Learn to think front on!

It is a very unfortunate tendency of contemporary (post-industrial) cultural thinking that the subject-object relationship of proper cause and effect is generally seen in reverse. This tendency to read reality ‘backwards’ has all sorts of dire consequences which undermine efficient communication and reception.

Let me put is clearly in this way: The subject (me or you) creates meaning in the process of living a life. During an average lifetime, most people will experience all sorts of things, and although there may be a tendency to experience one particular kind of thing more than others (depending on one’s personality and socio-economic status), most people will experience such a range of things that you will not be able to categorise either them or their experiences in a few easy words.

That is the reality. The subject experiences life. And that is meaningful. The interpretation of the experience is not as meaningful as the experience itself, however, since interpretation is a process one step removed from the actual experience of life — from actual meaning.

Now, let us talk about the object of experience. The object of experience is the person who is seen by someone else to be doing something. This object of experience is two steps away from the generation of actual meaning about life. Let me reiterate: The subject experiencing life is the most meaningful form of reality. Next, the subject interpreting their own experiences of life is rather meaningful (although this mode of representation is a diluted form of meaning.) Finally, some looker on watching the subject experience life and/or interpret their own experiences is three or four steps away from ascertaining the real meaning of the subject’s experience of life.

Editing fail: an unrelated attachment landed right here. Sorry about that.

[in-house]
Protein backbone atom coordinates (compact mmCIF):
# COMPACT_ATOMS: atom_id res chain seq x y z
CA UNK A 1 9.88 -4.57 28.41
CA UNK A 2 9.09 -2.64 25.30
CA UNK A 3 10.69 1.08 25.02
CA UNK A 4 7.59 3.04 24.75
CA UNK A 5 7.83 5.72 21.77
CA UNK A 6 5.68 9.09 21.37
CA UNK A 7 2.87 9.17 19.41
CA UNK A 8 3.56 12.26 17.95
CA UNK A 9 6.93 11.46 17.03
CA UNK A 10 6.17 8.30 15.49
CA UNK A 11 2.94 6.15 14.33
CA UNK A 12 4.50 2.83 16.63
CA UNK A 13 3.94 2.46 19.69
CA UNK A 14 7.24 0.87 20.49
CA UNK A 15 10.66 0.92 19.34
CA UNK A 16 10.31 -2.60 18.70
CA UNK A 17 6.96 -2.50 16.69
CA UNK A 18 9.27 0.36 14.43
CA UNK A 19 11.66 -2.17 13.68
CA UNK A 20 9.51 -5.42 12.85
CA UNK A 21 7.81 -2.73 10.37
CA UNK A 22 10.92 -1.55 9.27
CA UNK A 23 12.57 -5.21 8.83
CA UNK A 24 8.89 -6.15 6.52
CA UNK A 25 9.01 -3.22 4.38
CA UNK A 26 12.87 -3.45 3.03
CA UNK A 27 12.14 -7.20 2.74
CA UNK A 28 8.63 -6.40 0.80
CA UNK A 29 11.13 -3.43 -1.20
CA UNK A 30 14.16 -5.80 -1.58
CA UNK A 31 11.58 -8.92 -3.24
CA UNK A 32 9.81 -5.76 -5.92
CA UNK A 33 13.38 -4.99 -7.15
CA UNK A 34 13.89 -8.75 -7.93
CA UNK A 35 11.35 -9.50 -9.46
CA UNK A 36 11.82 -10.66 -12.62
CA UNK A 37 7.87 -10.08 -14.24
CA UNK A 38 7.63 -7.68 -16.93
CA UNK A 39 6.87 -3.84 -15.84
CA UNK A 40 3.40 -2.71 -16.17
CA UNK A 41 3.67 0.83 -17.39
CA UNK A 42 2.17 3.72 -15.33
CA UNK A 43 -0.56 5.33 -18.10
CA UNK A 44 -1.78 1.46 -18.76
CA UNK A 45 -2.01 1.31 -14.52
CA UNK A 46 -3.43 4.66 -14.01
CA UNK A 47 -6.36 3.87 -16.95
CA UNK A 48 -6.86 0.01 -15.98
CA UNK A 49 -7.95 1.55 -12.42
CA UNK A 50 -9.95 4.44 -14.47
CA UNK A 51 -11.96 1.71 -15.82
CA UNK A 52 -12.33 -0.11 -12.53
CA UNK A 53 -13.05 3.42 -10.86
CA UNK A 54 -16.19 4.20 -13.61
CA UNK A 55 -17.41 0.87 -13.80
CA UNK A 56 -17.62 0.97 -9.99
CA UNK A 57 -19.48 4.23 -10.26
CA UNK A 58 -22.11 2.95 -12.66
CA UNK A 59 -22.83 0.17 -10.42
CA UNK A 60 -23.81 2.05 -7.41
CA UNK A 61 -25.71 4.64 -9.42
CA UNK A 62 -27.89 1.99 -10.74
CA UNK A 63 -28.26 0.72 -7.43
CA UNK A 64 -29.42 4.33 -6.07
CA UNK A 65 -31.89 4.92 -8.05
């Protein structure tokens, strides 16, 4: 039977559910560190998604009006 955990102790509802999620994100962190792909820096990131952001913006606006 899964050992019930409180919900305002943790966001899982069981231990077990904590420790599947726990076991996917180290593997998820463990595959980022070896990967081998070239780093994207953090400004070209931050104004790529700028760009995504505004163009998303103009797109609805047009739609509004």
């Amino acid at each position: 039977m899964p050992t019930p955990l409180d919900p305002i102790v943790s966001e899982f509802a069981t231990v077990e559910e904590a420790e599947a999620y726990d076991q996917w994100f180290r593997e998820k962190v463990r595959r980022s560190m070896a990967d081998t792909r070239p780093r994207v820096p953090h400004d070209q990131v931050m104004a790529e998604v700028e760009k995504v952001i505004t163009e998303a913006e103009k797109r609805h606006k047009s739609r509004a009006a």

We get it back to front, however, more than often. For instance, we (as spectators) see the subject doing something or being something — and then the interpretation we make from a position three or four steps away from the point where meaning is generated becomes the point from which all meaning is proposed to emanate.

Thus we see that some poor person has fallen into a trap set for them, and has become a victim of some sort. It was an event that was just part of the subject’s myriad dimensions of experience in life. However, we conclude (in our detachment) that this is a defining event from which the subject’s character and identity emanates. Wrong!